General: Green, W., Econometric Analysis. Prentice-Hall.

General Time series: Hamilton, J. 1994. Time Series Analysis. Princeton University Press.

Classic on general asymptotics: Billingsley, Convergence of Probability Measures, 1968. Wiley:NY.

Time series, deeper theory: Brockwell, P. and Davis, R. 1998. Time Series: Theory and Methods. Springer.

Time series, classic on frequency domain: Brillinger, David. 2001. Time Series Data Analysis and Theory. Society for Industrial and Applied Math.

Time series, finance: Campbell, J.Y., A.W. Lo and C.McKinlay. 1996. The Econometrics of Financial Markets. Princeton University Press.

Time series, finanace: Cochrane, J. 2005. Asset Pricing. Princeton University Press.

General web texts/notes

There are lots of good (and even more bad) web resources. In general, is might be worth a look. As for econometrics, the following are good:

Jonthan Wright's course and notes.

Dan McFadden: stat. tools and econometrics

Jim Stock and Mark Watson gave a great NBER minicourse in 2008 on `What's new in econometrics--Time Series,' [NBER course]

Bruce Hansen: Econometrics text

Guido Imbens: Prob. and Stats.

History of econometrics

Haavelmo, T. 1944. The Probability Approach in Econometrics, Econometrica. Supplement, July. 12:1.

Heckman, J. 1992. Haavelmo and the birth of modern econometrics. A review of “;The history of econometric ideas”; by Mary Martin. Journal of Economic Literature. [download]

Hendry, D.F., Monetary Economic Myth and Econometric Reality, Oxford Review of Economic Policy, vol. 1 no. 1, Spring 1985, pp. 72--84.

King, Robert, Quantitative Theory and Econometrics, Federal Reserve Bank of Richmond Economic Quaterly, Summer 1995, pp.53--105.

Koopmans, T. 1953. Identification Problems in Economic Model Construction. Studies in Econometric Method, (eds.) W.C. Hood and T.C. Koopmans. New York: Wiley.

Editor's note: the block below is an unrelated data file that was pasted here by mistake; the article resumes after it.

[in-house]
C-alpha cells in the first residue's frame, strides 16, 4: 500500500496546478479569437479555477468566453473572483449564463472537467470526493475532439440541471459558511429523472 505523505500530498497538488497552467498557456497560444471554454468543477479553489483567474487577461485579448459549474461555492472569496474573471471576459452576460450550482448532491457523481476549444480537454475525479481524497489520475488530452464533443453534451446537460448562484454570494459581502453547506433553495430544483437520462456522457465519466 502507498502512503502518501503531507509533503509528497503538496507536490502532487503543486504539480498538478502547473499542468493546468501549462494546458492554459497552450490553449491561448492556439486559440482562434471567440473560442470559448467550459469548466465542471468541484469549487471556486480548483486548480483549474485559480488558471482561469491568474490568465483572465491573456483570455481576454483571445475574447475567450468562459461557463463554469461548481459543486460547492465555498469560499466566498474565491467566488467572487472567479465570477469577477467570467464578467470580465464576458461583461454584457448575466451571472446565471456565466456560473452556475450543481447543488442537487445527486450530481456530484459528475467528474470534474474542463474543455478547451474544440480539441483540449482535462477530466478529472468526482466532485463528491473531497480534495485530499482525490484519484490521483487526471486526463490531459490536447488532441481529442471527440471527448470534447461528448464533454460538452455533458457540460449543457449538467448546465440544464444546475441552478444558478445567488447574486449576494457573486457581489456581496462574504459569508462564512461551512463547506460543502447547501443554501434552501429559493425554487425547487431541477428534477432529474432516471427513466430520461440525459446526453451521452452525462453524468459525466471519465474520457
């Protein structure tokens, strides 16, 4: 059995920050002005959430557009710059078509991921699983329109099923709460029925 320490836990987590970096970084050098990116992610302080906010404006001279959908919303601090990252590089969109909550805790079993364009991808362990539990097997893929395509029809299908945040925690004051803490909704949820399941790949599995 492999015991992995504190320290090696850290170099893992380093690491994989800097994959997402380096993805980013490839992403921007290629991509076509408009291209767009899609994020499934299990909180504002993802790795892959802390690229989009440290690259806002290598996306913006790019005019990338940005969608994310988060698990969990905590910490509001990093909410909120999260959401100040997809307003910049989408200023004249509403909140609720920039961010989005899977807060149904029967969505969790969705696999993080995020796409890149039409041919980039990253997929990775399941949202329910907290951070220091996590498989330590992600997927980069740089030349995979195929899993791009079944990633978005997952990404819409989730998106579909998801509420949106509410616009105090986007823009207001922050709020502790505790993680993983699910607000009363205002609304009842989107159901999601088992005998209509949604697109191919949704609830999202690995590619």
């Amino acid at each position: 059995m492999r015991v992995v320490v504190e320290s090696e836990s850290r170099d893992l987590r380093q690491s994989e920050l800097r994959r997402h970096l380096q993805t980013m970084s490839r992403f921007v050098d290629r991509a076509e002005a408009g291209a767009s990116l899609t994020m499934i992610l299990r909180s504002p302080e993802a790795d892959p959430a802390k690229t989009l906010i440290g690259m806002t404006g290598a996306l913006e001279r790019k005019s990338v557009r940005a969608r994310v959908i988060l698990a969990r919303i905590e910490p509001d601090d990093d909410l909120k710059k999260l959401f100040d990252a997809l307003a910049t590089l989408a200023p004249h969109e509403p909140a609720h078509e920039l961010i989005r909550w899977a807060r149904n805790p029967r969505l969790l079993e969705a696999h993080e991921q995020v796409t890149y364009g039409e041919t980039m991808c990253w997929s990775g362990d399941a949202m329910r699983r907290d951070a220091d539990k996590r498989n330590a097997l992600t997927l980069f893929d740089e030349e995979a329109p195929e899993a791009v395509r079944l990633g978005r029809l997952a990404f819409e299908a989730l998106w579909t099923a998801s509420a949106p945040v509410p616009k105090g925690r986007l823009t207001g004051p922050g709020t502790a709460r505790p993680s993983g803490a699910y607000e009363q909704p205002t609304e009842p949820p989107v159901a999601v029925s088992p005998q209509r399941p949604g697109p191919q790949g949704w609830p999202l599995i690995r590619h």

Leamer, E. 1983. Let's Take the Con Out of Econometrics American Economic Review, 73:1, March, pp. 31--43

Lucas, R.E. 1979. Econometric Policy Evaluation: A Critique Carnegie-Rochester Conference Series on Public Policy, 1976.

Sims, Christopher, Macroeconomics and Reality Econometrica, vol. 48, iss. 1, 1980, pp.1--48. [download]

Faust, Jon, The new macro models: washing our hands and watching for icebergs, Riksbank Economic Review, 2009:1. [download].

Faust, Jon. DSGE Models: I Smell a Rat (and It Smells Good). International Journal of Central Banking, March 2012. [download].

Comments: I am fond of those last two, but they are certainly not classics. They are my attempt to distill and apply the wisdom of the earlier papers in the context of DSGE modelling. The others are all mandatory reading if you want to understand applied macro. Everyone should read the Haavelmo piece once in their career, but …. If you read one short bit of history, Heckman's review of Mary Morgan's excellent book gives a great summary. King makes the case for quantitative macro instead of macroeconometrics in a thoughtful and constructive way: if you are thinking of dropping the class, this'll give you an excuse. You really must read Lucas (1979) and Sims (1980). My papers listed at the end give my spin on these topics.